Willy Wonka and the Chocolate Factory is one of my favorite films from my childhood. It would always be on the rerun channel at my grandparents' house when we were visiting. There's something strangely magical about it. As a child, I never quite understood why the everlasting gobstopper thing won Charlie a new life, but now that I'm an adult, I understand it so much better.
There is a theme of Consuming and Creating in the film. Even in the imagery, ranging from the orderly manufacturing of chocolate to the innovative ways Wonka makes his chocolate, there are distinct comparisons between the consumption and creation.
For example, the film starts out directly with those mesmerizing pictures of chocolate creation that someone could watch for hours.
And then there's Wonka's river of chocolate.
Which is wildly peculiar and childlike. Wonka is the only factory to mix chocolate by waterfall. And he's rather proud of it. I think the director set this up on purpose. It shows us for what a factory SHOULD look like, then throws Wonka at us with his whimsical rooms, rivers of chocolate, and fun (and not so fun) ways of transportation.
Willy Wonka is the genius character that epitomizes the joy of invention. He doesn't seem to ever think 'oh I can't do that'. That doesn't mean he doesn't have his struggles.
The fact that he fails a lot of his experiments is a testament to the idea of creating and inventing. Inventors and dreamers fail a lot before things work out. Willy Wonka is no different.
Then there are the consumers, represented by four odious children and their parental figures. First, there's Augustus Gloop, who, like his father, literally consumes everything. Then there's Violet Beauregard, who consumes for show even if it's rude. Veruca Salt, who consumes the energy of all around her, particularly of her father. And finally, Mike Teavee, who consumes television and acts like a know-it-all.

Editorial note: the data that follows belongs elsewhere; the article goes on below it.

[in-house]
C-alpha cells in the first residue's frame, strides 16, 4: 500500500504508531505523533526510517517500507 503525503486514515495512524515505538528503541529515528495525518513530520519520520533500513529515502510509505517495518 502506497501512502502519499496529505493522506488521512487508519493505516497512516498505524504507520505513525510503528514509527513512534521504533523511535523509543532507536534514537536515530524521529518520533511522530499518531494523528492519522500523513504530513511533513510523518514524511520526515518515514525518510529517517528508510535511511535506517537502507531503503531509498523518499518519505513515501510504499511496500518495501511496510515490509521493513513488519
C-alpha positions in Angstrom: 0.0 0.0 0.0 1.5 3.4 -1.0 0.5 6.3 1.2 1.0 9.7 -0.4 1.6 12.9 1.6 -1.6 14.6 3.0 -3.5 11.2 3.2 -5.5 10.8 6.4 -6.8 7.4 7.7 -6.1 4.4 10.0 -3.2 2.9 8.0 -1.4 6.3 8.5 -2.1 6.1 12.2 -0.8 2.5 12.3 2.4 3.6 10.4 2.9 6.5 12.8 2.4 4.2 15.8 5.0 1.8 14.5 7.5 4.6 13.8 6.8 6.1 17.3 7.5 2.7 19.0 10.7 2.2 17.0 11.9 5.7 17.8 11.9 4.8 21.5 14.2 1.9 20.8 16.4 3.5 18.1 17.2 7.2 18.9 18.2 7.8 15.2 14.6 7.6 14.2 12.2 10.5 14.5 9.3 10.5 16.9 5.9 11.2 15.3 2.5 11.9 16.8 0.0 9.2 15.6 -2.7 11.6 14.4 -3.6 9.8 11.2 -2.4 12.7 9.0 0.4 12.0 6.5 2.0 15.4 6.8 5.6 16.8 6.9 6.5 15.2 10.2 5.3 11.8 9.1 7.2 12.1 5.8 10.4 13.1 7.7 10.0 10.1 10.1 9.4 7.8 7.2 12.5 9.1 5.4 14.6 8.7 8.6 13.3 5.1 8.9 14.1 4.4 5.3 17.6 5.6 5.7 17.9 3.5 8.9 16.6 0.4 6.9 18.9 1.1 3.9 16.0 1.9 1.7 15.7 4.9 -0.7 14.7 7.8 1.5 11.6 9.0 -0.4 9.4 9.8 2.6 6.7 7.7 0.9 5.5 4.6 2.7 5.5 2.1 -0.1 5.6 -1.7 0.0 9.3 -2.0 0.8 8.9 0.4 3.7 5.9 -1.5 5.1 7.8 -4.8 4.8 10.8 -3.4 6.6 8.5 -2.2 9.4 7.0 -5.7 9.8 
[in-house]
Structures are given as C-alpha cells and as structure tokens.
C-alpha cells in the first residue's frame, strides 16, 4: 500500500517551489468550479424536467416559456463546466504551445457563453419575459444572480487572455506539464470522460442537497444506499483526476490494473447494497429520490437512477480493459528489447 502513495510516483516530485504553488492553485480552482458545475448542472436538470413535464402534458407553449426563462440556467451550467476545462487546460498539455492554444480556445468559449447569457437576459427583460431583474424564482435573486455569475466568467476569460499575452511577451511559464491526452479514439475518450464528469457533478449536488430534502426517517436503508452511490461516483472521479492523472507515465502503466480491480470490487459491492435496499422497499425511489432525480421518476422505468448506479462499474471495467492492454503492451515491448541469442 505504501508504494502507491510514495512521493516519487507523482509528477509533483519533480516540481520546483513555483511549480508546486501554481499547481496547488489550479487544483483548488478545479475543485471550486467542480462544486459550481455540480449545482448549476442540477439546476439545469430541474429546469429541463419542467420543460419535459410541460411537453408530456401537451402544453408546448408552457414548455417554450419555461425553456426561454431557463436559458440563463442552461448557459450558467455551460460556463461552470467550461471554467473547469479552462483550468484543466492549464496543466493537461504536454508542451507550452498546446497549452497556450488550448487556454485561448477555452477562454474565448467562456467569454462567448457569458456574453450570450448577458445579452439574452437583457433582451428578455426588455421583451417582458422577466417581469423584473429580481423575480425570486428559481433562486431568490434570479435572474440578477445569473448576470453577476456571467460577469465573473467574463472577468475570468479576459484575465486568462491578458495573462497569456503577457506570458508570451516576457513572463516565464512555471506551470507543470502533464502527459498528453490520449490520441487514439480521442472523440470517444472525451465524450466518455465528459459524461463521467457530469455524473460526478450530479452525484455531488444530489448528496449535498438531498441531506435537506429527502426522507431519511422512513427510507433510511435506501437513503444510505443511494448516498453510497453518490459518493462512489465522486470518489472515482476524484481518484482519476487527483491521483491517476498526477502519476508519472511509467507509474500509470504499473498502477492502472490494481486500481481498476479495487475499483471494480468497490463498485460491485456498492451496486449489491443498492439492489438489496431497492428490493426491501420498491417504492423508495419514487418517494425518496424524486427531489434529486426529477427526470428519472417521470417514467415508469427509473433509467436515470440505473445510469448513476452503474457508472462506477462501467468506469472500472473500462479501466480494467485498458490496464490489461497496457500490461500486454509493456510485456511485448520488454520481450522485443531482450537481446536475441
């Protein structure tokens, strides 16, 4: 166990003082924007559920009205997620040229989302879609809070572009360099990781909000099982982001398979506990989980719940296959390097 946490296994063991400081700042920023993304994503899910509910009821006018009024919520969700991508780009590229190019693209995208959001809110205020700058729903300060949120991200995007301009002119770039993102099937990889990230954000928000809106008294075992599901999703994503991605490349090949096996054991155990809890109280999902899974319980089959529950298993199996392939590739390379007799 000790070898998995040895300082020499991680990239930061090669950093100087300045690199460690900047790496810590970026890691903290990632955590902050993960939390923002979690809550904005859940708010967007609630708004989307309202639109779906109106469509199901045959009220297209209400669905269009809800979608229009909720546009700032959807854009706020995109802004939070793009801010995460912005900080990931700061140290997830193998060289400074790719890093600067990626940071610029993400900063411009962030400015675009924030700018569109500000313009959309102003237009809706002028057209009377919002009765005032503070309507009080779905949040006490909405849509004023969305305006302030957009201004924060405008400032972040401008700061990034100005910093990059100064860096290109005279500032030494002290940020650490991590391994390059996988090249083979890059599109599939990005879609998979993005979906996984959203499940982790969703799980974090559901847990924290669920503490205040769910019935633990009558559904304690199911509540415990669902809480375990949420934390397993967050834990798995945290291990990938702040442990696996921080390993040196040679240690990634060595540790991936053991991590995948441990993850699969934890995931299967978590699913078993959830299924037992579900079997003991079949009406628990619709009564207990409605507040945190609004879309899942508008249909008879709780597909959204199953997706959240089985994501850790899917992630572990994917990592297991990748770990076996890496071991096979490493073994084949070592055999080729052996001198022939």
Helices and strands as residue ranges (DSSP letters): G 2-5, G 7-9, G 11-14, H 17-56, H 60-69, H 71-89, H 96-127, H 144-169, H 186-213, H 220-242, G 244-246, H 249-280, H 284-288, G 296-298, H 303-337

Where does Charlie Bucket fit into this conversation?
Charlie is a character that finally has the opportunity to consume. He's been poor for his entire life. But now he has a choice, he can eat greedily, without thought of how or why the chocolate was there to eat, or he can eat respectfully, knowing full well the amount of dedication and wonder required to create such a gift as chocolate. Which will he choose?
Why would Charlie choose to give back the everlasting gobstopper (which is genius, by the way, it's a symbol of pure consumption) when it was the ticket to feeding his family?
I think the reason lies with why Willy Wonka does what he does.
Doesn't Wonka create for consumers?
I think the entire message of this movie is a big fat 'no' to this question. Wonka doesn't create to satisfy greedy children, though that's what happens, he creates to give the Oompa Loompas a job and because he loves creating. I think Charlie sees that and that's what makes him special. He'd give up a lifetime of luxury so Wonka can continue to create.
Like the song in the very beginning of the film "Who can make the sun rise? Cover it with dew? The candy man can.", Wonka makes the sun rise for Charlie.
There are some great compositions in Willy Wonka and the Chocolate Factory. Seriously.
Some of these shots are so flat, like the one where Wonka is coming out of his factory or the one of Mike Teavee in the TV.
Gene Wilder's Performance
I don't think this movie would be what it is without Wilder's performance. Before writing this post, I wondered how the movie related to the book, so I read it and in it I discovered a more eccentric Willy Wonka. A Wonka that would blatantly insult his guests, that sometimes forgot the children were even there, and was generally more excitable. The Oompa Loompas were different too. They giggled and laughed a lot more when the naughty children were in trouble.
Gene Wilder's Wonka was more sarcastic than rude or excitable.
I think Wilder had an influence in that. There's a story that Wilder wouldn't take the part unless a certain scene was included. Can you guess which scene that was?
When asked why that scene, Wilder said "Because from that point on, no one will know if I'm lying or telling the truth."
Like the Wizard of Oz, this film stands the test of time. It's a work of great craftsmanship and I wish more movies today had this kind of magic to them. Rest in Peace, Gene Wilder. Thank you for the stories and the characters you brought to life.